The Asheville Butoh Collective serves as a hub for the creative work ofJulie Becton Gillum, Jenni Cockrell and Constance Humphries as well as the Asheville Butoh Festival which is entering its 12th season. The collective brings together three diverse artists with over seventy-five cumulative years of professional dancing, choreographing, collaborating, and teaching.

Julie Becton Gillum, artistic director of the Asheville Butoh Festival, has been creating, performing and teaching dance in the US, France, and Mexico for over 40 years. Julie has received numerous grants and awards for her choreography. She was awarded the 2008-09 NC Choreography Fellowship and used the funds to travel to Japan to study Butoh, her primary form of artistic expression.  (ashevillebutoh.com/legacy-butoh)

Jenni Cockrell of strange daughters butoh is a dancer, choreographer and teacher of butoh and modern dance. She has created and performed her own work in addition to that of Asheville Contemporary Dance Theatre, Moving Women, Legacy Butoh and Anemone Dance Theater, and has regularly performed in the Asheville Fringe Arts Festival. She received her M.A. in Dance and Women’s Studies from UNC Greensboro in 2002. (strangedaughtersbutoh.com)

Constance Humphries has been making, performing and teaching live performance internationally since 1987. Her creative practice is based on investigations via butoh dance. She holds degrees from UNC Chapel Hill and UNC Asheville. Recent projects include the Just Gather Film Festival, Edinburgh, UK , Help! at BALTIC Centre for Contemporary Art, Newcastle, UK and a residency at Experimental Studios, Newcastle, UK.  (constancehumphries.com)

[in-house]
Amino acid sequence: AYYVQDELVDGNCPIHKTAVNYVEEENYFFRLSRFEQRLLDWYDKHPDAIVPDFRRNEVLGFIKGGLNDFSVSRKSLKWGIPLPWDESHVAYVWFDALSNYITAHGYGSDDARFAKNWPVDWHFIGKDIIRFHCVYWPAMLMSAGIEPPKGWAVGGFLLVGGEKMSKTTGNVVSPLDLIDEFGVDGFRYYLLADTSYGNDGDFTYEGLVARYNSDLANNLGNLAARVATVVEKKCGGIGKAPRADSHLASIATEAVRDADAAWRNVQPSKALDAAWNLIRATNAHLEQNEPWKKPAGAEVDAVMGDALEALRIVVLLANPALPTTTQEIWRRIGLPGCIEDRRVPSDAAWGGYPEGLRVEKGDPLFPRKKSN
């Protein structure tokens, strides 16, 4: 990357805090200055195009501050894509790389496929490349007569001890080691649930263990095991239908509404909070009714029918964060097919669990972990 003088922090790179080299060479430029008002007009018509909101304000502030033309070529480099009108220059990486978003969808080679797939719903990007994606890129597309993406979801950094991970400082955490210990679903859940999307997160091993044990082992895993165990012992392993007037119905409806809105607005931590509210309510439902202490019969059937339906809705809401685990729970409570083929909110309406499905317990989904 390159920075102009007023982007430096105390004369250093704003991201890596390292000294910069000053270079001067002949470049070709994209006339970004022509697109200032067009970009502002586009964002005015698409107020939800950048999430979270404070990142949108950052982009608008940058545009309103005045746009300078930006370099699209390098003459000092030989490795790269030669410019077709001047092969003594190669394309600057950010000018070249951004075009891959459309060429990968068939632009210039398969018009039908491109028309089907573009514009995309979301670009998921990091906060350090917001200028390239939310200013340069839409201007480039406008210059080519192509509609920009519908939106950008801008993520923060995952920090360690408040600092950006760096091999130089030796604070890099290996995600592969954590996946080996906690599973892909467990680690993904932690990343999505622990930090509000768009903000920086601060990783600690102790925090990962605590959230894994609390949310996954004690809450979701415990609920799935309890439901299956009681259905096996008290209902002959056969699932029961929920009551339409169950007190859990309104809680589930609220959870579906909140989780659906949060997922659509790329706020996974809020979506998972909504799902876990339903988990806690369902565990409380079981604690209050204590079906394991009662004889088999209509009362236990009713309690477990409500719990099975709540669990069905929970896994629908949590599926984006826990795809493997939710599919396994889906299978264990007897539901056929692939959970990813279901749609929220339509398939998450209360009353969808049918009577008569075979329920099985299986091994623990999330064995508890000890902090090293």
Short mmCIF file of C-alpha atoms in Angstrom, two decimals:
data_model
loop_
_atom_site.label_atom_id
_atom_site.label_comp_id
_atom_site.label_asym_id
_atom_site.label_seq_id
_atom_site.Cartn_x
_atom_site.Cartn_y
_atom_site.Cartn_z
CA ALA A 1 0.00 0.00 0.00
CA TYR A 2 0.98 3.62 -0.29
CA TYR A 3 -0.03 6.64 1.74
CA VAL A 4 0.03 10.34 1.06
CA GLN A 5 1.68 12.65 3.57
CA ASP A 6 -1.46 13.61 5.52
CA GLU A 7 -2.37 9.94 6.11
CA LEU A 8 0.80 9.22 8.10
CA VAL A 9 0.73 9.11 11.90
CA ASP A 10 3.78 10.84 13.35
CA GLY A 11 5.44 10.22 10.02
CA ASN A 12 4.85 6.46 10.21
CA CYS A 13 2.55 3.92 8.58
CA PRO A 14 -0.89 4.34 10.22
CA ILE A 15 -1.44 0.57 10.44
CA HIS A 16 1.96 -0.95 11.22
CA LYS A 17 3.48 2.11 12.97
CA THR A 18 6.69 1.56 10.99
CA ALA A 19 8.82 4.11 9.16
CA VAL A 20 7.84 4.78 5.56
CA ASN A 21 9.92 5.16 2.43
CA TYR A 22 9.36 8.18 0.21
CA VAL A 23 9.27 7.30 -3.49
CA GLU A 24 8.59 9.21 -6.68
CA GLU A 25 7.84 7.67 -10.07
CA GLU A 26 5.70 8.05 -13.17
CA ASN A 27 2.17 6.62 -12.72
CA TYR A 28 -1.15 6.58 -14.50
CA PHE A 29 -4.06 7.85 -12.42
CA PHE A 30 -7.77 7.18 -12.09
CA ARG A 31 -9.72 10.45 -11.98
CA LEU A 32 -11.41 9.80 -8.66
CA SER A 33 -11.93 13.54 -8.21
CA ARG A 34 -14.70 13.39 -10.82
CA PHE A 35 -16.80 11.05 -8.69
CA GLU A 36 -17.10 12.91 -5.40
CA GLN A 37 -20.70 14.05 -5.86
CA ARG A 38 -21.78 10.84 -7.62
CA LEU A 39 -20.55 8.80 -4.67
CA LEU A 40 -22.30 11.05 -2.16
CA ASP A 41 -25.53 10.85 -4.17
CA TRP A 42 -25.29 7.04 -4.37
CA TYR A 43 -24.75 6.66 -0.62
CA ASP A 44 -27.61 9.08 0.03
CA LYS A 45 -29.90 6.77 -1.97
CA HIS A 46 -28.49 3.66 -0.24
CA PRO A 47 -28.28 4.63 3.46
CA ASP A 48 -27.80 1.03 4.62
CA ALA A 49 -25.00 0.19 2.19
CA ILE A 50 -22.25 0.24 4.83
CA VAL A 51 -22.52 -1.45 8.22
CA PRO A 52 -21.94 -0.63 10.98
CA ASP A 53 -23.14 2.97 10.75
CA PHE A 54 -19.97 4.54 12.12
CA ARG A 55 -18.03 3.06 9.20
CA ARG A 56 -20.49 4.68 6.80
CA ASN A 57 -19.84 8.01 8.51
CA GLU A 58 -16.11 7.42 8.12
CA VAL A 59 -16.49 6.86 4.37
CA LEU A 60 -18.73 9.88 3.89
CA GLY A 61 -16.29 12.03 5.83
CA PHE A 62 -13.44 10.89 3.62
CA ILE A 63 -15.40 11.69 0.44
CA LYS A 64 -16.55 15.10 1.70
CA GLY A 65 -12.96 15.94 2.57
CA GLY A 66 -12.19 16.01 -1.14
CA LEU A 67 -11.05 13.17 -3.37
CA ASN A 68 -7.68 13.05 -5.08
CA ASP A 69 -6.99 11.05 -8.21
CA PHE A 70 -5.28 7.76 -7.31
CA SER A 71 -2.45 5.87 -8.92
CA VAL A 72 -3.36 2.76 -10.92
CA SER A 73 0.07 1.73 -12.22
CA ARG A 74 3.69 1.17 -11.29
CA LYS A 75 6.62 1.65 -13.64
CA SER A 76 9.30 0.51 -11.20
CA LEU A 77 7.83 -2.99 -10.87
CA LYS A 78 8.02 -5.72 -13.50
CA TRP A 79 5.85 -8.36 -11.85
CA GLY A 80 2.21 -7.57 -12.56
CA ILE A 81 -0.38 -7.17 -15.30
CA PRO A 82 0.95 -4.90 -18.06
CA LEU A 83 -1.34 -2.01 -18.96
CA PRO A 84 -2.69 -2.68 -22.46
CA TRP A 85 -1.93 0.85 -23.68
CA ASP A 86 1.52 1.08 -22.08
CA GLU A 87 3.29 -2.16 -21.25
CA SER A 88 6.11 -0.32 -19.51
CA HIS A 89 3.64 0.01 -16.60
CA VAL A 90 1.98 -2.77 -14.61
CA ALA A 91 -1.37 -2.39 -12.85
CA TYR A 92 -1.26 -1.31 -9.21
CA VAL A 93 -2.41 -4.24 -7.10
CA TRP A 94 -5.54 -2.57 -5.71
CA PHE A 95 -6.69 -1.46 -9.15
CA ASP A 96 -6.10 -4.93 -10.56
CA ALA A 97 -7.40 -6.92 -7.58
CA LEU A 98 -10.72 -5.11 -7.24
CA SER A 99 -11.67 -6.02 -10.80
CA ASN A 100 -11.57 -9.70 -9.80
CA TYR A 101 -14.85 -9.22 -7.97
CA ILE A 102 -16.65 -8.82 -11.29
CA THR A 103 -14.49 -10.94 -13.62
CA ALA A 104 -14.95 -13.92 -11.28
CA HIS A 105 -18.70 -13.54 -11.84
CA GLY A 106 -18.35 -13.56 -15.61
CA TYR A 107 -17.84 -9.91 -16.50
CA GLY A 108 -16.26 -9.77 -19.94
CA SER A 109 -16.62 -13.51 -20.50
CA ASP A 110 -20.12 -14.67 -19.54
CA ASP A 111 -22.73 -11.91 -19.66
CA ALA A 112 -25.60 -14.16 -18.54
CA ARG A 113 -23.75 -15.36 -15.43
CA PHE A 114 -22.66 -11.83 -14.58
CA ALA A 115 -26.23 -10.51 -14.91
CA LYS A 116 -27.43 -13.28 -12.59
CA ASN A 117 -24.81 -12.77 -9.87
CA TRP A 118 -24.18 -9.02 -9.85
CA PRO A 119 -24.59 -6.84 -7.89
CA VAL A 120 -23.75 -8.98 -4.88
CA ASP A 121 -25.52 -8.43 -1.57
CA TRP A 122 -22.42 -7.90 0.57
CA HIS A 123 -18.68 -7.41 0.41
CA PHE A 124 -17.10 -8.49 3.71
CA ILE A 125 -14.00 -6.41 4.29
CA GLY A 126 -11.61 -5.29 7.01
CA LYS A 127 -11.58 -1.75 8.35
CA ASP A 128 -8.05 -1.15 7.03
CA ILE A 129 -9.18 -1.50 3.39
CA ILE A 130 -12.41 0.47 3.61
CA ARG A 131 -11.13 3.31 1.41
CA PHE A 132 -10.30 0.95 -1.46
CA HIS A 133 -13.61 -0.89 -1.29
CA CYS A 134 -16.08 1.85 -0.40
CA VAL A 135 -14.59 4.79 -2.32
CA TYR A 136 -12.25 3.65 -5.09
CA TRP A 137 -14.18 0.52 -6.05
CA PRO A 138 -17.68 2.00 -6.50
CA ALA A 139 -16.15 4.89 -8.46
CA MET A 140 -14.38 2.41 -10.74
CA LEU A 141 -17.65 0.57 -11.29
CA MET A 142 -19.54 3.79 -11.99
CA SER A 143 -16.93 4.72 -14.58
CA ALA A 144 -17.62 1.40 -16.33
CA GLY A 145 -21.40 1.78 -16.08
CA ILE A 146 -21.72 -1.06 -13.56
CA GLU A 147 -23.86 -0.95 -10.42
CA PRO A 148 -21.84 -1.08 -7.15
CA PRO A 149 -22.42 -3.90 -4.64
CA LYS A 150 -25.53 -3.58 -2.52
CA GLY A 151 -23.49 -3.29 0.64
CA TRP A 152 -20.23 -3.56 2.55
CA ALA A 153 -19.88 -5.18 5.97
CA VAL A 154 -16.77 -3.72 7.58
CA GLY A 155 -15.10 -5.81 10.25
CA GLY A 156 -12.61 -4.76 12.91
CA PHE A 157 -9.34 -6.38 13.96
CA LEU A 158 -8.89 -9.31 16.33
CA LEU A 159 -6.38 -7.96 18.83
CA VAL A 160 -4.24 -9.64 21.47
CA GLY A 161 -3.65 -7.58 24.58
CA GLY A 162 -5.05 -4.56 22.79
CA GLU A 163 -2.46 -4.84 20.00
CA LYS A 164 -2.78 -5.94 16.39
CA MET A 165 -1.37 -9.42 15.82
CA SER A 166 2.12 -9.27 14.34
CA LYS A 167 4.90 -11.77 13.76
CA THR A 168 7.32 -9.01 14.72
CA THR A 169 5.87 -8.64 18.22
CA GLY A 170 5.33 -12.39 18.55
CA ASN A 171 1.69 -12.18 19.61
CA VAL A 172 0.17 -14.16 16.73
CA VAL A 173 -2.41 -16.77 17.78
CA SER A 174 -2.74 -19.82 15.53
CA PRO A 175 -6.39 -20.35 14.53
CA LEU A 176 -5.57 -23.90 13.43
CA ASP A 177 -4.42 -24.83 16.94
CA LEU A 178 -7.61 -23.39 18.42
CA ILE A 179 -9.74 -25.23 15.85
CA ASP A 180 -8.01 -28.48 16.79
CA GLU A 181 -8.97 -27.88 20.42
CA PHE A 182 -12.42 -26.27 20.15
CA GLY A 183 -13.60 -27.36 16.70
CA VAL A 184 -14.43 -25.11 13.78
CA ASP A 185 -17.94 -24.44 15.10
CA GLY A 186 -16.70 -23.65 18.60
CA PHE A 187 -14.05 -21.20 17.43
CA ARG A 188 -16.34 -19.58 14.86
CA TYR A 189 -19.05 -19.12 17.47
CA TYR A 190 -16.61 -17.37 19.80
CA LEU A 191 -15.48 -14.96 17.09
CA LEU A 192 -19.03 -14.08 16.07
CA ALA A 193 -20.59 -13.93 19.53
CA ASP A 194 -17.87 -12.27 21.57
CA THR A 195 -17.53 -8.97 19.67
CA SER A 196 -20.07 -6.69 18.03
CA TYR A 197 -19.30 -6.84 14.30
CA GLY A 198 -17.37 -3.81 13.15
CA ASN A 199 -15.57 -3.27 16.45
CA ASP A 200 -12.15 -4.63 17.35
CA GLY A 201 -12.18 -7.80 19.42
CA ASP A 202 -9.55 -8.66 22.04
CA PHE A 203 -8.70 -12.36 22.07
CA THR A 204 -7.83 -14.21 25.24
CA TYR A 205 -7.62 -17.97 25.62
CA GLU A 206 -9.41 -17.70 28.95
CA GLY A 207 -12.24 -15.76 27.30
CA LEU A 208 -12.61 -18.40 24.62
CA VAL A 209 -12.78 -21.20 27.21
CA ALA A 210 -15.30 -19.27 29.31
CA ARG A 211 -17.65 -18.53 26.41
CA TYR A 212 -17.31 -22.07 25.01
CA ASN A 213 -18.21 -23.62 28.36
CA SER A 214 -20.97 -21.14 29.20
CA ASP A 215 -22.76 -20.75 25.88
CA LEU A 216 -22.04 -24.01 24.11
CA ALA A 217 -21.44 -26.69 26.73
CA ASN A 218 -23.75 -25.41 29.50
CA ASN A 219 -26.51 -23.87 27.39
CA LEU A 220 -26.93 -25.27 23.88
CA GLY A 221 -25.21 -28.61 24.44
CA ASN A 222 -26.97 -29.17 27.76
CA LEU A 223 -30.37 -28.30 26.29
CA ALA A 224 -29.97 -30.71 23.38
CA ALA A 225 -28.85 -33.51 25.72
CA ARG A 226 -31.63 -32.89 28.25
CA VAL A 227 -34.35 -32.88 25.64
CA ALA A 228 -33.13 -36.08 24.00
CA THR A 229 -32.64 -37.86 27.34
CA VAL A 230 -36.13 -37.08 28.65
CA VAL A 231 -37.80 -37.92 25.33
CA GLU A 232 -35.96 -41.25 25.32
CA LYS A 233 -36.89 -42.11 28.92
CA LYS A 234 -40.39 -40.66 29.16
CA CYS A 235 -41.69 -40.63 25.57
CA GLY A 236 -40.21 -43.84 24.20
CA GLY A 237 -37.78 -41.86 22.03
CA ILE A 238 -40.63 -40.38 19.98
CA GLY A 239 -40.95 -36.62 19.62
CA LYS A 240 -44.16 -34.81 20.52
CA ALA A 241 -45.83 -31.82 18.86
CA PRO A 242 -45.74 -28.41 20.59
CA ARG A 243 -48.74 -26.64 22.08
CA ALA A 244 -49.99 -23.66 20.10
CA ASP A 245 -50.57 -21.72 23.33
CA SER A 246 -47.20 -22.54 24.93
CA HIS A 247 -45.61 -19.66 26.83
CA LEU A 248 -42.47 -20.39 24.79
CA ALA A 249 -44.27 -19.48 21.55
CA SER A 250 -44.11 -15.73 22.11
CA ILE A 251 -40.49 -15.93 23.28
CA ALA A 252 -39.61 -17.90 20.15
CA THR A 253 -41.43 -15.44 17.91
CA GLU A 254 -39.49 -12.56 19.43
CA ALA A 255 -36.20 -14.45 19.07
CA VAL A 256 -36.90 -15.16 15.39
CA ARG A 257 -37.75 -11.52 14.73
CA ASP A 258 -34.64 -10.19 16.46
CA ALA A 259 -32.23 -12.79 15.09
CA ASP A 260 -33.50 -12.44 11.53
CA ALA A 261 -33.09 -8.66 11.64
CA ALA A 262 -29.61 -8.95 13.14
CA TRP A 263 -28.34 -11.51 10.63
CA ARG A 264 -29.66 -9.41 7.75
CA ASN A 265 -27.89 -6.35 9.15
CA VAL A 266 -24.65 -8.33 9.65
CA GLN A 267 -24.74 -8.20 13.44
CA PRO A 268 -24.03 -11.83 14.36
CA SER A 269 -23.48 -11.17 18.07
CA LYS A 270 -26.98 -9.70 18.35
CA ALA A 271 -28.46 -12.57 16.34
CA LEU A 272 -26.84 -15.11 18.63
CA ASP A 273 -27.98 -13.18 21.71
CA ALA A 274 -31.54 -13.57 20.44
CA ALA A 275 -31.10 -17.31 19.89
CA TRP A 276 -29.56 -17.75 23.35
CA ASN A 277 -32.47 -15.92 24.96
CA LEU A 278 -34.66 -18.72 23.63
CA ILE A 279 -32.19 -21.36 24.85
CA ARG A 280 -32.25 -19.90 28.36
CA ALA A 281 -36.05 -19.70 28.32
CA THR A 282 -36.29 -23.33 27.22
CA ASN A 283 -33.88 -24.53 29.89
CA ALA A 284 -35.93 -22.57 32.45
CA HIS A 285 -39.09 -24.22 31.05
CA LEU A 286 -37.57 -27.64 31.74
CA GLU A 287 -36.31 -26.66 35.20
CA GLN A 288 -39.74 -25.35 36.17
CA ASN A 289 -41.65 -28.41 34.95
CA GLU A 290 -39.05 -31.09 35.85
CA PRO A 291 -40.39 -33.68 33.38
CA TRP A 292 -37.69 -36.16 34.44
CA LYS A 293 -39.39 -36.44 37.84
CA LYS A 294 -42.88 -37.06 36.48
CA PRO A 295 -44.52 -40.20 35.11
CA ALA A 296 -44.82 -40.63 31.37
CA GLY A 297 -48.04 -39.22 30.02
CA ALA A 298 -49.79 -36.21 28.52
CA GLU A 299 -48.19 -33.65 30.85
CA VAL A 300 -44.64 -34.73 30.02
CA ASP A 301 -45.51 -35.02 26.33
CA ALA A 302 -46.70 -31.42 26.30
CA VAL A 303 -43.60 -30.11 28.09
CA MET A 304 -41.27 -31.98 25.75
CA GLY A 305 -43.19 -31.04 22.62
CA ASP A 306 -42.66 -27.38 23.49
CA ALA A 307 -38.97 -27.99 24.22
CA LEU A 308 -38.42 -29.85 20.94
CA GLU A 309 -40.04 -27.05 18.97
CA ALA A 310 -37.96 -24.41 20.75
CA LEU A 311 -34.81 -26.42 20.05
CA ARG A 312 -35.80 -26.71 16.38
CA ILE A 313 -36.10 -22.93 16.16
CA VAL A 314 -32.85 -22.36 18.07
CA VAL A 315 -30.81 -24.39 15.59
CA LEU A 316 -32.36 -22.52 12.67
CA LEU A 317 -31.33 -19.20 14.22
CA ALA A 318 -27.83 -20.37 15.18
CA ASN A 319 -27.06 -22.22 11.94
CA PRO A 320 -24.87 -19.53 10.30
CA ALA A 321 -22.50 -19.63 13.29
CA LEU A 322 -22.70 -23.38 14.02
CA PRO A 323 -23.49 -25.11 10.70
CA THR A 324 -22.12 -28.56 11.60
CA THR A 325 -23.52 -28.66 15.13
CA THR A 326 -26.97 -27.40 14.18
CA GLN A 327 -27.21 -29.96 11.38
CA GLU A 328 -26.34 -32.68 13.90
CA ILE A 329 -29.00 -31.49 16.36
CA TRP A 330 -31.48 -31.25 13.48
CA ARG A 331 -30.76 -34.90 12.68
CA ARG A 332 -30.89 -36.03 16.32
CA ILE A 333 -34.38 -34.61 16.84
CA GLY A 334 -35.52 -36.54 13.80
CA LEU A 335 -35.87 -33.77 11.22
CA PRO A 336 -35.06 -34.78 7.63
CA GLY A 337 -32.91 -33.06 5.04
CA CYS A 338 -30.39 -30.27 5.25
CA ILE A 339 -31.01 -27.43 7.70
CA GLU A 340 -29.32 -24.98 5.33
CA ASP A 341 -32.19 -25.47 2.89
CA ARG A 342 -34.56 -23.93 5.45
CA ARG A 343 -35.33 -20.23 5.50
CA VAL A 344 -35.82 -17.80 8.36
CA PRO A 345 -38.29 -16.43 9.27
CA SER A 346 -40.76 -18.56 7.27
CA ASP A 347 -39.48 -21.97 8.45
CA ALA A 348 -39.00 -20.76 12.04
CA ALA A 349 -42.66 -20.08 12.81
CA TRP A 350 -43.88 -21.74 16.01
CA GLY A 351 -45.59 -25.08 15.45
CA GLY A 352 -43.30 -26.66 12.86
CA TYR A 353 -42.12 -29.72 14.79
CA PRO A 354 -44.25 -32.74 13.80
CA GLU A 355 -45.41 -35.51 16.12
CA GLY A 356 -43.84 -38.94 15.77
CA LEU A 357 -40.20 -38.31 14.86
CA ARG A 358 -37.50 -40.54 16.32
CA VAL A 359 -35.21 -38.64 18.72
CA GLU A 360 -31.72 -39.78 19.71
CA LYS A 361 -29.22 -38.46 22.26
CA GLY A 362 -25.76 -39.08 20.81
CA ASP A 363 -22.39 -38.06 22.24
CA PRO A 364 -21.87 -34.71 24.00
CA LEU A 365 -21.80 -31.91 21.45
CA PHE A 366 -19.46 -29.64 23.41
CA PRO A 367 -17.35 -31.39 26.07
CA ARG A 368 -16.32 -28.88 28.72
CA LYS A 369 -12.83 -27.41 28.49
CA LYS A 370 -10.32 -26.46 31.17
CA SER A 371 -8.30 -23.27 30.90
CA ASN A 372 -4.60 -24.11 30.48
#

Butoh History: Originating in post WWII Japan, butoh is a potent and revolutionary dance form. Butoh uses the body brazenly as a battleground to attain personal, social or political transformation. In its early forms, butoh embraced and referenced Western artistic movements; German Expressionism, Dadaism, Surrealism, Existentialism and Fluxus, all of which pervaded the Tokyo underground and the avant-garde arts scene at that time. In fact, the cofounders of butoh, Tatsumi Hijikata and Kazuo Ohno trained in German modern dance, which was integral to the development of German Expressionism. But, eventually they took opposite approaches to their dance making. Hijikata’s work became known as ankoku butoh (dance of utter darkness); and, he embraced the grotesque and the absurd, exploring themes of sacrifice, struggle and death. Ohno’s butoh was playful, humorous and filled with light and life. Today’s butoh is influenced by both Hijikata and Ohno and wrestles to balance those contrary approaches. Philosophically, butoh slips between the cracks of definition in order to reveal the fervent beauty of the unique human spirit.